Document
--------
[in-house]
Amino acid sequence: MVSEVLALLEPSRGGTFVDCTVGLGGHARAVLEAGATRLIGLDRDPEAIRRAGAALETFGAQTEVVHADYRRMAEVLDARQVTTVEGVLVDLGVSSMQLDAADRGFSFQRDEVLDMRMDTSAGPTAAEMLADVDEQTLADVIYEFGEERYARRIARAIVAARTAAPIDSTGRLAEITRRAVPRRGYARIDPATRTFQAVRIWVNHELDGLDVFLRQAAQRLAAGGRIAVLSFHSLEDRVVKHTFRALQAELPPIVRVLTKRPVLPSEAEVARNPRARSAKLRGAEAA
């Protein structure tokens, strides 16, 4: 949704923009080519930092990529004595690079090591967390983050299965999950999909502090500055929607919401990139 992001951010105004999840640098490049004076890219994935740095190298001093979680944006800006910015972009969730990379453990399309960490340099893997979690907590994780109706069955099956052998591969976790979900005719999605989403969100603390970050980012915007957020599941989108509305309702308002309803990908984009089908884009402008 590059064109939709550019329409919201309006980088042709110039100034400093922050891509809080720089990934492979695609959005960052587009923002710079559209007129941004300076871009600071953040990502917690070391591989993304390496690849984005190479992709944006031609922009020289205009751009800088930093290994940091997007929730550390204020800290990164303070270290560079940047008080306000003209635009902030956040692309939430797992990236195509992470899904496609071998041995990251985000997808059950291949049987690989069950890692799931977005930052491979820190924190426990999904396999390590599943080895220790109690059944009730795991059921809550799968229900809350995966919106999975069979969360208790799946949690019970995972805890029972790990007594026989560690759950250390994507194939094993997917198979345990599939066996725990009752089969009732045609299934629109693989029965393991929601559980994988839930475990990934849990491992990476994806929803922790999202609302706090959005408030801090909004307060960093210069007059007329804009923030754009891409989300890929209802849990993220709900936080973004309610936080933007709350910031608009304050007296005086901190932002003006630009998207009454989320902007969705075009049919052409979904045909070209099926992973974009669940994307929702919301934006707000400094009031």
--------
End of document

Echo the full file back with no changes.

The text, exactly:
[in-house]
Amino acid sequence: MVSEVLALLEPSRGGTFVDCTVGLGGHARAVLEAGATRLIGLDRDPEAIRRAGAALETFGAQTEVVHADYRRMAEVLDARQVTTVEGVLVDLGVSSMQLDAADRGFSFQRDEVLDMRMDTSAGPTAAEMLADVDEQTLADVIYEFGEERYARRIARAIVAARTAAPIDSTGRLAEITRRAVPRRGYARIDPATRTFQAVRIWVNHELDGLDVFLRQAAQRLAAGGRIAVLSFHSLEDRVVKHTFRALQAELPPIVRVLTKRPVLPSEAEVARNPRARSAKLRGAEAA
């Protein structure tokens, strides 16, 4: 949704923009080519930092990529004595690079090591967390983050299965999950999909502090500055929607919401990139 992001951010105004999840640098490049004076890219994935740095190298001093979680944006800006910015972009969730990379453990399309960490340099893997979690907590994780109706069955099956052998591969976790979900005719999605989403969100603390970050980012915007957020599941989108509305309702308002309803990908984009089908884009402008 590059064109939709550019329409919201309006980088042709110039100034400093922050891509809080720089990934492979695609959005960052587009923002710079559209007129941004300076871009600071953040990502917690070391591989993304390496690849984005190479992709944006031609922009020289205009751009800088930093290994940091997007929730550390204020800290990164303070270290560079940047008080306000003209635009902030956040692309939430797992990236195509992470899904496609071998041995990251985000997808059950291949049987690989069950890692799931977005930052491979820190924190426990999904396999390590599943080895220790109690059944009730795991059921809550799968229900809350995966919106999975069979969360208790799946949690019970995972805890029972790990007594026989560690759950250390994507194939094993997917198979345990599939066996725990009752089969009732045609299934629109693989029965393991929601559980994988839930475990990934849990491992990476994806929803922790999202609302706090959005408030801090909004307060960093210069007059007329804009923030754009891409989300890929209802849990993220709900936080973004309610936080933007709350910031608009304050007296005086901190932002003006630009998207009454989320902007969705075009049919052409979904045909070209099926992973974009669940994307929702919301934006707000400094009031």